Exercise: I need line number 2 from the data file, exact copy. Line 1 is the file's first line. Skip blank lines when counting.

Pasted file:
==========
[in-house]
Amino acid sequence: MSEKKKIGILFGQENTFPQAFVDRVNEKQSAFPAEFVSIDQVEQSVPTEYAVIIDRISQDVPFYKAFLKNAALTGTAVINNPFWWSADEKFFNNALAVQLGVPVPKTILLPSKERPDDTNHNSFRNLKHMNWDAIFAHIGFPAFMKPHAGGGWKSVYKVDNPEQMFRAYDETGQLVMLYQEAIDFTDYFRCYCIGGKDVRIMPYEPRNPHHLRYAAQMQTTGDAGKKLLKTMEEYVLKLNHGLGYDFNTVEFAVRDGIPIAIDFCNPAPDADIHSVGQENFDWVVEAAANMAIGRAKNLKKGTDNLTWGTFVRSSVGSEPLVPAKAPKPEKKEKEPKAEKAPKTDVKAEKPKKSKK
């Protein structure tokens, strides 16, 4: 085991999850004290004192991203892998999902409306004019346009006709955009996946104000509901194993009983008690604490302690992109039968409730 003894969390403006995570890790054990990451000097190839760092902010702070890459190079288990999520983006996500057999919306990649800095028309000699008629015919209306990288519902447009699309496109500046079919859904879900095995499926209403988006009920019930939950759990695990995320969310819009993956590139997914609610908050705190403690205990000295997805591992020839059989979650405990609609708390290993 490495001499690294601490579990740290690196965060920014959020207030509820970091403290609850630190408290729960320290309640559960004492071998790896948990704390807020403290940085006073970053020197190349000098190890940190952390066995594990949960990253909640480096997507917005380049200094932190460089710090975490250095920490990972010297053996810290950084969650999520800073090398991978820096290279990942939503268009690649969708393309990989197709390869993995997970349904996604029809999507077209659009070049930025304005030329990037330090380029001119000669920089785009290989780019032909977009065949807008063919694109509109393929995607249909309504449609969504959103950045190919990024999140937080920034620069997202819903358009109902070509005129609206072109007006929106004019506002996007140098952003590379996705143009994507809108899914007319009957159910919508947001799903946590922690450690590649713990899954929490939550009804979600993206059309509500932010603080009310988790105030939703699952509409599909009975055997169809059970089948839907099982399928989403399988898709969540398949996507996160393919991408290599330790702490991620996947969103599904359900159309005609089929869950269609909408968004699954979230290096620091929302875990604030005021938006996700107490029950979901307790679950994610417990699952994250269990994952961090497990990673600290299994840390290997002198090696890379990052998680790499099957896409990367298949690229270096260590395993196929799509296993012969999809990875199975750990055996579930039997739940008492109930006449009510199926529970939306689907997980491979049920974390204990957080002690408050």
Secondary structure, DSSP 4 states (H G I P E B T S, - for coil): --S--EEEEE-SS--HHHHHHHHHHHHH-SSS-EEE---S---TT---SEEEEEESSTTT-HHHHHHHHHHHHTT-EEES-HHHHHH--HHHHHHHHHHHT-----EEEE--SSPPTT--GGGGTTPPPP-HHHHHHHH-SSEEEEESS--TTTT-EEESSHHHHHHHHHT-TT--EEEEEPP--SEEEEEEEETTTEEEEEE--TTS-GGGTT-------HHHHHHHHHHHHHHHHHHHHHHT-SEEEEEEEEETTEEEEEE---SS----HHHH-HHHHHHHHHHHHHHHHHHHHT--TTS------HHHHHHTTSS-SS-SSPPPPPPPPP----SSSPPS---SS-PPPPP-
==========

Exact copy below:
Amino acid sequence: MSEKKKIGILFGQENTFPQAFVDRVNEKQSAFPAEFVSIDQVEQSVPTEYAVIIDRISQDVPFYKAFLKNAALTGTAVINNPFWWSADEKFFNNALAVQLGVPVPKTILLPSKERPDDTNHNSFRNLKHMNWDAIFAHIGFPAFMKPHAGGGWKSVYKVDNPEQMFRAYDETGQLVMLYQEAIDFTDYFRCYCIGGKDVRIMPYEPRNPHHLRYAAQMQTTGDAGKKLLKTMEEYVLKLNHGLGYDFNTVEFAVRDGIPIAIDFCNPAPDADIHSVGQENFDWVVEAAANMAIGRAKNLKKGTDNLTWGTFVRSSVGSEPLVPAKAPKPEKKEKEPKAEKAPKTDVKAEKPKKSKK